Mr. Josh Miller visited class on March 21st to talk to us about the joint study by the Tenants Harbor Fishermen’s Co-op, the Port Clyde Fishermen’s Co-op and The Nature Conservancy to determine the feasibility of fishing frozen alewives as lobster bait throughout the summer.
The study is intended to answer the following questions:
Are there alewives that are available for harvest that are not being used? (How many?)
Would alewives fish with similar success as traditional bait?
Would the cost of using frozen alewives as bait be comparable to traditional bait costs?
Most of the alewives in the study (3 lots) came from the run in the St. George River harvested in Warren, and some from the run in the Damariscotta River (2 lots) harvested in Damariscotta Mills. A lot also came from alewives harvested in Benton (on the Sebasticook River). ( All the lots combined equaled about 212 bushels that were frozen.)
The fish are available because the alewife run is now plentiful enough that there are times when there are more fish available to harvest than the demand from individual lobstermen that use alewives as fresh bait (not frozen). (All harvesting stations have to let some fish go through upriver to spawn in order to have the next generation of fish to keep the population healthy.)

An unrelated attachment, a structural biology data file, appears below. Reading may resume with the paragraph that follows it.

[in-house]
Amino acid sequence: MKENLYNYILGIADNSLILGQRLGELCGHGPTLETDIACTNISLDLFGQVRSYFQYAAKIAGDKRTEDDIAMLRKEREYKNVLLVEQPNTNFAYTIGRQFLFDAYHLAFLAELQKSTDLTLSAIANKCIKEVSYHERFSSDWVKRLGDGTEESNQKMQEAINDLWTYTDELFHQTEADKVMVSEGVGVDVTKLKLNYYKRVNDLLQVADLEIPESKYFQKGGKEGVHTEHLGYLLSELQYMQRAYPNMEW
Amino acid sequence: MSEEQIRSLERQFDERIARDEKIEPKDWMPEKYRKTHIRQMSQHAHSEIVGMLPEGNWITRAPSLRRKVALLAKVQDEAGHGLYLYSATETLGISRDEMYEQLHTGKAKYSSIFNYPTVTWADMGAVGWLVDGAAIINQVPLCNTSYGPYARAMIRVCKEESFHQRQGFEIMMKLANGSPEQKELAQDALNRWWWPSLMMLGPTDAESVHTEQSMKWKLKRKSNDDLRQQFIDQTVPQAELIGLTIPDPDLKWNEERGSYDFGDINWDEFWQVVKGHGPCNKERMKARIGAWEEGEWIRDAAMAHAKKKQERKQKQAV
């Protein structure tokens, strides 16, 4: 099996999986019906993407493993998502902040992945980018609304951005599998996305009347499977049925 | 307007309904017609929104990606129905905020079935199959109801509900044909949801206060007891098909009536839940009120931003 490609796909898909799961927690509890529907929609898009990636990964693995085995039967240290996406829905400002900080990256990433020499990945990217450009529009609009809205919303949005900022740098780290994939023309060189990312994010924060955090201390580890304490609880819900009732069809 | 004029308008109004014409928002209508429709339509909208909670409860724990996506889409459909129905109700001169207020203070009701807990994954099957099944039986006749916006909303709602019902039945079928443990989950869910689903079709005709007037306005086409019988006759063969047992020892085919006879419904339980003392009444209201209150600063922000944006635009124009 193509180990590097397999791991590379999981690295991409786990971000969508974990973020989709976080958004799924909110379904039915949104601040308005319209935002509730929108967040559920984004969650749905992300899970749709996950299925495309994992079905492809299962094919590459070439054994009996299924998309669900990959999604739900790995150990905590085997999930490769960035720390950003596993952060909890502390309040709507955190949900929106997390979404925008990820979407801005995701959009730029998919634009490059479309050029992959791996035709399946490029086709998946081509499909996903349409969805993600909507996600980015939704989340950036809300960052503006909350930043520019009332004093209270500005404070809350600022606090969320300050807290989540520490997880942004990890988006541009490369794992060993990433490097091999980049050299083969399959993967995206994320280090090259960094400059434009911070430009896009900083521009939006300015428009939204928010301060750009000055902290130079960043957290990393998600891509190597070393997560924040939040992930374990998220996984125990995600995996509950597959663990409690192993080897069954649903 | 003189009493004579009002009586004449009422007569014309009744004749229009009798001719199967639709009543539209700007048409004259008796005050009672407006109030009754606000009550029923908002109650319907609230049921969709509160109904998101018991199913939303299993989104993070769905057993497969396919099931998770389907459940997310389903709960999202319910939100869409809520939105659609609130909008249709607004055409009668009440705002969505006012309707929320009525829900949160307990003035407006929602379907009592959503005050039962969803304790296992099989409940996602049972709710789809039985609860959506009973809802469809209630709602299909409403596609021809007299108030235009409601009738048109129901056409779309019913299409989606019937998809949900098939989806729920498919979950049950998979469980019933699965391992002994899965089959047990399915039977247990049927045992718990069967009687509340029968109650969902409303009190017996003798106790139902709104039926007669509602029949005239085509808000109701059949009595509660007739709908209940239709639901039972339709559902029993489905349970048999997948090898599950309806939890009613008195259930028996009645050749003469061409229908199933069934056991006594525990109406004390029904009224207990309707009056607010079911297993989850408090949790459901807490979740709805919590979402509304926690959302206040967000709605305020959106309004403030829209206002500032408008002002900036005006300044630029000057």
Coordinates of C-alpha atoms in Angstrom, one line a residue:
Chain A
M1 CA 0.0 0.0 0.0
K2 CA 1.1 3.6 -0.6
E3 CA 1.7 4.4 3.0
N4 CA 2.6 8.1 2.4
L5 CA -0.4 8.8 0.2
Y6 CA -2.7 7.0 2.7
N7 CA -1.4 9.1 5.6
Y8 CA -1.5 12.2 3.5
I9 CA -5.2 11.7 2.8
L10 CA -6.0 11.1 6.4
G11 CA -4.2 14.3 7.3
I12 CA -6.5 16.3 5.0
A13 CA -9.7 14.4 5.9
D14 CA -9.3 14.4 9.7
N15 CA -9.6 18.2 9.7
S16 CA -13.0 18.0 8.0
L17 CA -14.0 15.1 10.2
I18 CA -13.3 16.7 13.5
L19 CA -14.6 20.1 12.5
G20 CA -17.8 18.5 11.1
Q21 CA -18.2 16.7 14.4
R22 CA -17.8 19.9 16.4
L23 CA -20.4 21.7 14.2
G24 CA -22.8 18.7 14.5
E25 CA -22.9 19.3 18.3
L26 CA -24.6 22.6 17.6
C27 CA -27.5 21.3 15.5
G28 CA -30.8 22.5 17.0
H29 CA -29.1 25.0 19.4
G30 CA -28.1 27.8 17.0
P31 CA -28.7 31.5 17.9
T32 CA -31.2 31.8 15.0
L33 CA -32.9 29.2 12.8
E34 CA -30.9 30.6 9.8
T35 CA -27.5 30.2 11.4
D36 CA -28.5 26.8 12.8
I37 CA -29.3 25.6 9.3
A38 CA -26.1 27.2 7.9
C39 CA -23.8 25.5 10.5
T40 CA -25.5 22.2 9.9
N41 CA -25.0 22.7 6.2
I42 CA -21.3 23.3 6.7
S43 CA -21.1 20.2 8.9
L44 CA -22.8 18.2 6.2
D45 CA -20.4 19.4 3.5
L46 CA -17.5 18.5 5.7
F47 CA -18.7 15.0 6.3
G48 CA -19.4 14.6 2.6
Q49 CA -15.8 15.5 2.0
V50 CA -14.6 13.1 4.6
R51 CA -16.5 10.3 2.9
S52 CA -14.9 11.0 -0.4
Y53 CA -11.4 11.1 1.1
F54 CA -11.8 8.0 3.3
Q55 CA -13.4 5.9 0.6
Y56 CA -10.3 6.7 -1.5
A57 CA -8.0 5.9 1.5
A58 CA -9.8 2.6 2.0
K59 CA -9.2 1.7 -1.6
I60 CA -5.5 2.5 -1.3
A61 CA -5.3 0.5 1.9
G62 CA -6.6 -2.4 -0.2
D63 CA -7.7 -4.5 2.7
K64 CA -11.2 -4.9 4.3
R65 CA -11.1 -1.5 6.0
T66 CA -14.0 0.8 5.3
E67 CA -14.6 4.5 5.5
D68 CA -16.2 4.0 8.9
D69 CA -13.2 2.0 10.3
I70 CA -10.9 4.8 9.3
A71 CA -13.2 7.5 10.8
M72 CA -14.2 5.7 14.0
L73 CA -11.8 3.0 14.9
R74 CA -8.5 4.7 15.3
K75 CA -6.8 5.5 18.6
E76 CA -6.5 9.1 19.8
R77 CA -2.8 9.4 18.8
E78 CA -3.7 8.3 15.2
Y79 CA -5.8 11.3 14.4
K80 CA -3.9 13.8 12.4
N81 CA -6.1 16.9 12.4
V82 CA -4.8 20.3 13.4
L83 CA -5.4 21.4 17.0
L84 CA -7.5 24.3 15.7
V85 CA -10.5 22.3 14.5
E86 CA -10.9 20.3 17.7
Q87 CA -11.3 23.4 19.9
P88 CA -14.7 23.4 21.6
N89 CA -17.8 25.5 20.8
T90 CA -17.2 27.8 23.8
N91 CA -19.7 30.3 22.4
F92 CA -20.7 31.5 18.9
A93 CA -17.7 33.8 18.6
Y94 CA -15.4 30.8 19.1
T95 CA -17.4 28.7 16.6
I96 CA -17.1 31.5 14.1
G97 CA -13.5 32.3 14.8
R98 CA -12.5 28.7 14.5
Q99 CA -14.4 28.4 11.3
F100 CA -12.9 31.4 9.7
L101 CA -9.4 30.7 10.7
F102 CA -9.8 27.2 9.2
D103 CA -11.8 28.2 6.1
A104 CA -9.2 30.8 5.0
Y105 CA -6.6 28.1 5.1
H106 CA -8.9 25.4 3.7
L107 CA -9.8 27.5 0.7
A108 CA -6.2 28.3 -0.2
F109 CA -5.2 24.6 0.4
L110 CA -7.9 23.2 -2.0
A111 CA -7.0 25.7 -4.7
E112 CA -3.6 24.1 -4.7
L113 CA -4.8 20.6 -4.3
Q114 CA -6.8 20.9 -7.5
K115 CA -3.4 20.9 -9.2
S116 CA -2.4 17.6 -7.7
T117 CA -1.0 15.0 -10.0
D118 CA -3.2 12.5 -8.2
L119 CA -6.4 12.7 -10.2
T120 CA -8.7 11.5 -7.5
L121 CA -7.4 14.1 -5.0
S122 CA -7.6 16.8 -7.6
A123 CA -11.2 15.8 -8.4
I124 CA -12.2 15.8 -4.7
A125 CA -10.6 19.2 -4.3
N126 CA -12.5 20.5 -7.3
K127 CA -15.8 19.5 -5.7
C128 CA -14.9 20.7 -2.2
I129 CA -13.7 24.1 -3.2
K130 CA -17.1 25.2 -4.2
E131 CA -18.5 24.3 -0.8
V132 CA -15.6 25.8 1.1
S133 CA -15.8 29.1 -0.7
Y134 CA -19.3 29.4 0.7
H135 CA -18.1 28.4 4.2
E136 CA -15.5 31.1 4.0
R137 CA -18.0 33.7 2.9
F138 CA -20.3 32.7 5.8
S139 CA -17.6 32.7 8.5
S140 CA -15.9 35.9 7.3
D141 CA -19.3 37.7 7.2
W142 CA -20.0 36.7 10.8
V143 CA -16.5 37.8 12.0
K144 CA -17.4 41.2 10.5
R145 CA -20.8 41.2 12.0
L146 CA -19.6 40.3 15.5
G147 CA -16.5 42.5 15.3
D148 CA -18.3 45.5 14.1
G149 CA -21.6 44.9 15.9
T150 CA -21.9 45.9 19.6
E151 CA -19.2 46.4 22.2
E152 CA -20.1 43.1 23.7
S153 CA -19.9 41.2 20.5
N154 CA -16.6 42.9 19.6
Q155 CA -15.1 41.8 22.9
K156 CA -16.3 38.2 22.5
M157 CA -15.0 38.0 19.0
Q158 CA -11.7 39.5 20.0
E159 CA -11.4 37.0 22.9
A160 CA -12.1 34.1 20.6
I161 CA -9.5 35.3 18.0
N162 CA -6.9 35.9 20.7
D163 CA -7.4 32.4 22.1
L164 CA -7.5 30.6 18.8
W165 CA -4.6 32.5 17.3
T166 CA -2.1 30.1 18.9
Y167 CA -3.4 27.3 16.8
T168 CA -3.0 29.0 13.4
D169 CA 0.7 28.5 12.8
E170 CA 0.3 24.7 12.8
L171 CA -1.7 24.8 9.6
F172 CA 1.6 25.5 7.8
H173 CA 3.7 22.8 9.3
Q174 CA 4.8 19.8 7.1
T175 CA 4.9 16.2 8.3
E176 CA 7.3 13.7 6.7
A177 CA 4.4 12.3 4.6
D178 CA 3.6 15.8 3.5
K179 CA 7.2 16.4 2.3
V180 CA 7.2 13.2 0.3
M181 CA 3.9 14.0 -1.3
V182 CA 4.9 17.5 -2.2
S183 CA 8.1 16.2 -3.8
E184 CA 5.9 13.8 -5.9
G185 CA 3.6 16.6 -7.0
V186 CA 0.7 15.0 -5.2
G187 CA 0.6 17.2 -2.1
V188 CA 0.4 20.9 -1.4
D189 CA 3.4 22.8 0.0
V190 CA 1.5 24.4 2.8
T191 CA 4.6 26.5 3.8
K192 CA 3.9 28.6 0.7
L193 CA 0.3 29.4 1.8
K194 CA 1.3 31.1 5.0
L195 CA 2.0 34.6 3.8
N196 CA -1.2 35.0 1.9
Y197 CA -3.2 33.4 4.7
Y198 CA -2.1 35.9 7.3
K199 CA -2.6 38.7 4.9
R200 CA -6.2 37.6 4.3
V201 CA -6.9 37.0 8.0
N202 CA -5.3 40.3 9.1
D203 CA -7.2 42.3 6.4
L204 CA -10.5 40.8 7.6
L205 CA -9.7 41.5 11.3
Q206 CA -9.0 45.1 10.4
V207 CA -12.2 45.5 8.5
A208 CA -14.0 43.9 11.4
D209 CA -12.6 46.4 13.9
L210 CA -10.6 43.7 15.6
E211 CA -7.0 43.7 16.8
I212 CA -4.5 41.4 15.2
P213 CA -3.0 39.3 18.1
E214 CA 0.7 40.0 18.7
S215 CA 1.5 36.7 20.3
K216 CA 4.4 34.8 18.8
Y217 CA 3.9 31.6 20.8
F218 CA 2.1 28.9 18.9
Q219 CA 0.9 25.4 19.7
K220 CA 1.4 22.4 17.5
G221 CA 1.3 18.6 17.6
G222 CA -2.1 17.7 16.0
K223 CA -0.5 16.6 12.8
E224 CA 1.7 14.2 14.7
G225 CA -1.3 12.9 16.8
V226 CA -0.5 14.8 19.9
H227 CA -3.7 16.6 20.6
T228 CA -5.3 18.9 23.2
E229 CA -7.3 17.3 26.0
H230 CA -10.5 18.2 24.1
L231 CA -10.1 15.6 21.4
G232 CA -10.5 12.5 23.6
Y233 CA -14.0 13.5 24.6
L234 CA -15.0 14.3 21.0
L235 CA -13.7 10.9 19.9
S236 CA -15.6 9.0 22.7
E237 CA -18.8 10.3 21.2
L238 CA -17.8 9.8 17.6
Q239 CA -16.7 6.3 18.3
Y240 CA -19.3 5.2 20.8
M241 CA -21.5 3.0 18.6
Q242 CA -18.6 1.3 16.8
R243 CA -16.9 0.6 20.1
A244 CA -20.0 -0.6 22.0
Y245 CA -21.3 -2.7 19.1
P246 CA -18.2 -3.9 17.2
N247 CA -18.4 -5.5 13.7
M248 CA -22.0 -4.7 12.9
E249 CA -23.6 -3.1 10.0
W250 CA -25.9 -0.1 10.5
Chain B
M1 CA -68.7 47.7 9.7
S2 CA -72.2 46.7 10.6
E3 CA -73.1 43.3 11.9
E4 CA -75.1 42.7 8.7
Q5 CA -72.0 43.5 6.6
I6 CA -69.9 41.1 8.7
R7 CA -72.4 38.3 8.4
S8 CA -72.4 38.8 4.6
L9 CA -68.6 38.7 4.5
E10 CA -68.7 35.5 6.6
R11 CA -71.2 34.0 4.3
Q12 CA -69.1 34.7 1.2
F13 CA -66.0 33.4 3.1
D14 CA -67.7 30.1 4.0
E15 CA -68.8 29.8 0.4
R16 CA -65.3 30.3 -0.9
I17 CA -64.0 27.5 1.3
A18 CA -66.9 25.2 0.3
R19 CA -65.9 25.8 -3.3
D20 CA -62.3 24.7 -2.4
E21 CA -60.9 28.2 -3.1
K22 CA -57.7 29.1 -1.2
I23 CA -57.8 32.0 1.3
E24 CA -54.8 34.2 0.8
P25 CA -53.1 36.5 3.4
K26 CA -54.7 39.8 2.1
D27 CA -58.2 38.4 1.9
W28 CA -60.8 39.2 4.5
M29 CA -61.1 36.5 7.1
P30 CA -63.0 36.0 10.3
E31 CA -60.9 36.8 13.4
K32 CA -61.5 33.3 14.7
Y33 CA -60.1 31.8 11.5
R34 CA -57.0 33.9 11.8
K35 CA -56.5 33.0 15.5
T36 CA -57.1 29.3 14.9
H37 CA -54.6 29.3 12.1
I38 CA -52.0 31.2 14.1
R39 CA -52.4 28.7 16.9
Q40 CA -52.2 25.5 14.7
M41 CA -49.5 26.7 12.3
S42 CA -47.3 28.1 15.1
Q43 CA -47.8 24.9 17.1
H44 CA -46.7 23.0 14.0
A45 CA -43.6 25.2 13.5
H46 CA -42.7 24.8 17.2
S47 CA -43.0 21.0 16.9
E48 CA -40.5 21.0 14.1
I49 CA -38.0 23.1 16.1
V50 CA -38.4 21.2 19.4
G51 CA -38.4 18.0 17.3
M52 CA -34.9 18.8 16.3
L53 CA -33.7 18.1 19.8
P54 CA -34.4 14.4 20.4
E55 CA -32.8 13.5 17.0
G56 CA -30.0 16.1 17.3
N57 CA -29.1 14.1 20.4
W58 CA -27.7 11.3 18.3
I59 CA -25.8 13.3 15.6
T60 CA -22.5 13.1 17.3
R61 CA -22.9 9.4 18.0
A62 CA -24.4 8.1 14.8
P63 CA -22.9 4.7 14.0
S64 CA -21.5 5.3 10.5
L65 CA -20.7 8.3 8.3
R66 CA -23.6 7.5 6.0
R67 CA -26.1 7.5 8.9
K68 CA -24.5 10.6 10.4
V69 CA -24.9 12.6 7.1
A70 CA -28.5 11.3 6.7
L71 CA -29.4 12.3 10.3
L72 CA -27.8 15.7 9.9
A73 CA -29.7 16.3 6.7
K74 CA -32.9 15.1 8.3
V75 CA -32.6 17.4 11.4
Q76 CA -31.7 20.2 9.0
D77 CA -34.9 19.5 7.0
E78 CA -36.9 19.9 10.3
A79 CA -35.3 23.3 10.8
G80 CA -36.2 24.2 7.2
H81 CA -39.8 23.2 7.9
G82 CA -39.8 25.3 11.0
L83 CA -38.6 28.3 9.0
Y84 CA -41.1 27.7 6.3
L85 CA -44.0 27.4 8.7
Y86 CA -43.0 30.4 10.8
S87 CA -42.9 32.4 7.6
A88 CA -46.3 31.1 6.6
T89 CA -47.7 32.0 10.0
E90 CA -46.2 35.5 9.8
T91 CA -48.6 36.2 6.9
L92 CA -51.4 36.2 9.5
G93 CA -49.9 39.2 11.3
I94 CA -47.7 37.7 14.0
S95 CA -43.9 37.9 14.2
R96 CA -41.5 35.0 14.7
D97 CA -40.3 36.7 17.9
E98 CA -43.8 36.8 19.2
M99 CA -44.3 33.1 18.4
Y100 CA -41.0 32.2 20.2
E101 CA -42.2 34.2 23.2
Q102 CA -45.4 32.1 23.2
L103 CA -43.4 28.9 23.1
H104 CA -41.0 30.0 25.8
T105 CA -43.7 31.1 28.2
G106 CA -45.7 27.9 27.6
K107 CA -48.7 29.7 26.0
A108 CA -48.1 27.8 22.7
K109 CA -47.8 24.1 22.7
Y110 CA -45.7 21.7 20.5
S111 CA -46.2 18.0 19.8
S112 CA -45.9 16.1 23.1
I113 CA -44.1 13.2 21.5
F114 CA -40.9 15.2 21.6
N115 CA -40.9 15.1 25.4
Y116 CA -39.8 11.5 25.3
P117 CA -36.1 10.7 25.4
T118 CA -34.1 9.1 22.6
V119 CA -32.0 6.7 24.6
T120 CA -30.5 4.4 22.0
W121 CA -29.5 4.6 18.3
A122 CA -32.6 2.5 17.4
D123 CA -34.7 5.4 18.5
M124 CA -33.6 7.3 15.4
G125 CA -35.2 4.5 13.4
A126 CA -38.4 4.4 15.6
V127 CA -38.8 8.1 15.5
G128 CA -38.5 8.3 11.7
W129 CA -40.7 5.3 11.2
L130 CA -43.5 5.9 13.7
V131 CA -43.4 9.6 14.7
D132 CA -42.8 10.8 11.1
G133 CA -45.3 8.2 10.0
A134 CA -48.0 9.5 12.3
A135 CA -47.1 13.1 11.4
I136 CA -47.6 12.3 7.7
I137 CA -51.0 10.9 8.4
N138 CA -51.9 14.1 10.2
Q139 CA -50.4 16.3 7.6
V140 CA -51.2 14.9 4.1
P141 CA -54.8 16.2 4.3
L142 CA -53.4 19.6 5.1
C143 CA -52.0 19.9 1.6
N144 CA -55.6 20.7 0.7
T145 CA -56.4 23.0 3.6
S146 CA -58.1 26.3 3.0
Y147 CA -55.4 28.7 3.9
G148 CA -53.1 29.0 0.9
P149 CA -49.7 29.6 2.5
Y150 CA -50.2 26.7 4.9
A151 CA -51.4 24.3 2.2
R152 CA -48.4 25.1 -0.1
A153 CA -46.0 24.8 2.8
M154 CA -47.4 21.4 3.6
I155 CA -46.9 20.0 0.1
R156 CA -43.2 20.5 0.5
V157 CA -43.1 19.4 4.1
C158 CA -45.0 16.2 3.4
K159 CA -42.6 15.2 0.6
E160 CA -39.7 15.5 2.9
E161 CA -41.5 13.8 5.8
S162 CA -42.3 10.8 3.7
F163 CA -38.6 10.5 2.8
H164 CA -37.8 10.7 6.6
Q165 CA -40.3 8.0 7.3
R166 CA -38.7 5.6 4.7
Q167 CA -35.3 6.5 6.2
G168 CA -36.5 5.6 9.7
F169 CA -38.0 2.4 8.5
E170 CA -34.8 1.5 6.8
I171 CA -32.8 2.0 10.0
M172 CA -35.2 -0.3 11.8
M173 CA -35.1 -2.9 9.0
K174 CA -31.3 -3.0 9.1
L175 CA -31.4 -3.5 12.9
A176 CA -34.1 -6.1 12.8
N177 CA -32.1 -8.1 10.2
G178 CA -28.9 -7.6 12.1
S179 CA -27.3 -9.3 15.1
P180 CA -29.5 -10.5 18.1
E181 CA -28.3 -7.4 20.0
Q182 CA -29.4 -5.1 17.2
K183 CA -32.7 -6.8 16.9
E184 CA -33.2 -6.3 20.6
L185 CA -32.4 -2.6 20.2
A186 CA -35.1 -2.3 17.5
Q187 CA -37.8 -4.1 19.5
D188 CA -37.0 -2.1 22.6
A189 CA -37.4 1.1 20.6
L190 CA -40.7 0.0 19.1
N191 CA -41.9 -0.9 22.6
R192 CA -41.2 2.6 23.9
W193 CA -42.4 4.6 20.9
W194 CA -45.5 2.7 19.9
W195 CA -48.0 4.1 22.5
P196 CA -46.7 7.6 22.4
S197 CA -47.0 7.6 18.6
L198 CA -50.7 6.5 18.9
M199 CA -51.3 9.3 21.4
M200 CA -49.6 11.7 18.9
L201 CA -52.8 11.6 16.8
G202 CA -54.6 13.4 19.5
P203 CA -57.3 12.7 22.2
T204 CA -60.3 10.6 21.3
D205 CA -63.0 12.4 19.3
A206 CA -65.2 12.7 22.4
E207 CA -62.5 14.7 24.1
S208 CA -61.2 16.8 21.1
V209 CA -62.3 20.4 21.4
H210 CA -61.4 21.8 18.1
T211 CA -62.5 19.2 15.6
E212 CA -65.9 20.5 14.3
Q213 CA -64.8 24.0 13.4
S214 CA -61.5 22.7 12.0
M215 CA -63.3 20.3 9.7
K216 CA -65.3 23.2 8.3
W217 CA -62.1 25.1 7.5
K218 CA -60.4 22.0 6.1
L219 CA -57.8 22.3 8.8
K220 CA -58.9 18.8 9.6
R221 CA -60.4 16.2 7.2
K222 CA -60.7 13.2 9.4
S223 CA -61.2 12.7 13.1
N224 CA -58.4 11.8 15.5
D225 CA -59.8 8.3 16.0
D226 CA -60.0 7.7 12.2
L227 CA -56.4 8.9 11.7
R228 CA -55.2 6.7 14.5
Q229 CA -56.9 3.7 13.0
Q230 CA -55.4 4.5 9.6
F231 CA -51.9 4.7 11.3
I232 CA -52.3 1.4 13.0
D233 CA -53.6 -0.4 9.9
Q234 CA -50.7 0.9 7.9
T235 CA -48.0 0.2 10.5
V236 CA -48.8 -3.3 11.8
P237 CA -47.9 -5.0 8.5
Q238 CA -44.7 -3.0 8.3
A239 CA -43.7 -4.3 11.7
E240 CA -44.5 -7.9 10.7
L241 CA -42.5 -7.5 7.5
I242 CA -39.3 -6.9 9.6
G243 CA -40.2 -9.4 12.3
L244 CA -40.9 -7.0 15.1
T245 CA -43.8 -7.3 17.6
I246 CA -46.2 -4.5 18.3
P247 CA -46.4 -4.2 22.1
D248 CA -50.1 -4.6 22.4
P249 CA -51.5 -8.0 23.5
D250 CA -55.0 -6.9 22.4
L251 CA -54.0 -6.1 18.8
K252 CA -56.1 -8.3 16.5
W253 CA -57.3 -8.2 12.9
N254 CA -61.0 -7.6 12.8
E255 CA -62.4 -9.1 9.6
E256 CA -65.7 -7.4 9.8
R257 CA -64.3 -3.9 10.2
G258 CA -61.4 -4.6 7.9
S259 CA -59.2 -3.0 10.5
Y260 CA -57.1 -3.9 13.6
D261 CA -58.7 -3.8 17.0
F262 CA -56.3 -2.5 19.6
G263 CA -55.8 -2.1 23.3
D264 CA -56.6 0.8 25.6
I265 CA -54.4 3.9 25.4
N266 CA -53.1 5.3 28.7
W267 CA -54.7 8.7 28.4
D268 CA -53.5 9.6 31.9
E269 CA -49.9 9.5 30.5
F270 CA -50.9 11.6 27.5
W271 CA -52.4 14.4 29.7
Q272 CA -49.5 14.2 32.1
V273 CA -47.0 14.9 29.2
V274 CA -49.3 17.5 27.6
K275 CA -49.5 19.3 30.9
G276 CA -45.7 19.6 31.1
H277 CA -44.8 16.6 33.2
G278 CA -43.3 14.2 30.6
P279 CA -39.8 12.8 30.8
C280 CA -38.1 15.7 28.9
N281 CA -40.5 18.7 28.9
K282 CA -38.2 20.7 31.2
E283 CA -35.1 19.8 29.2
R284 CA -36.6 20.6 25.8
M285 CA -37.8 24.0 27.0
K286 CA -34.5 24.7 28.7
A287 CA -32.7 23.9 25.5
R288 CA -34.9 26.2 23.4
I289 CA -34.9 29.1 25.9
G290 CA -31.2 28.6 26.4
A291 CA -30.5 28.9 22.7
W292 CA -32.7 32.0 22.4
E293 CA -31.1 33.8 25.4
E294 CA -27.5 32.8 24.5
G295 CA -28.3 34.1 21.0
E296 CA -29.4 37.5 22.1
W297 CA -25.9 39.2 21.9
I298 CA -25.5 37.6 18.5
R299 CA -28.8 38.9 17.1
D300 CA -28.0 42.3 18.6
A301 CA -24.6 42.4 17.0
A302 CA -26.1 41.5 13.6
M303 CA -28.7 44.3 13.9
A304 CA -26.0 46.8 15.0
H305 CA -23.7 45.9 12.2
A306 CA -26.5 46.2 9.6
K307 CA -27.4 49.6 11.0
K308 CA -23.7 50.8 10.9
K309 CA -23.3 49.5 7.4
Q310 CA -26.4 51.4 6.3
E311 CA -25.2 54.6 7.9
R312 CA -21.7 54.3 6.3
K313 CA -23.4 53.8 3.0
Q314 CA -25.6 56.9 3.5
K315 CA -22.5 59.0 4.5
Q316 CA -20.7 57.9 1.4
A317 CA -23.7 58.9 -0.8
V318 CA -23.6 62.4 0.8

In this study, alewives were fished starting in mid-late July by seven lobstermen. Each person had about 30 bushels that they used to fish for new shell lobsters. Pairs of traps were baited; herring in one, and alewives in the other. Another method was to alternate the bait in pairs of traps; the first pair would both get herring, and the next trap pair would get alewives. The idea was to have traps “mirror” each other. A logbook of which traps had which bait was kept, and then the number of lobsters harvested from each trap recorded. The logbook was then turned over to The Nature Conservancy. Alewives were fished in traps until September and October.
Last year’s data shows that the frozen alewives fish comparably well to traditional bait. Herring bait had slightly better success, but alewives may cost slightly less and therefore, they are essentially equal in profitability. Good news for conservation efforts and for the lobster fishery!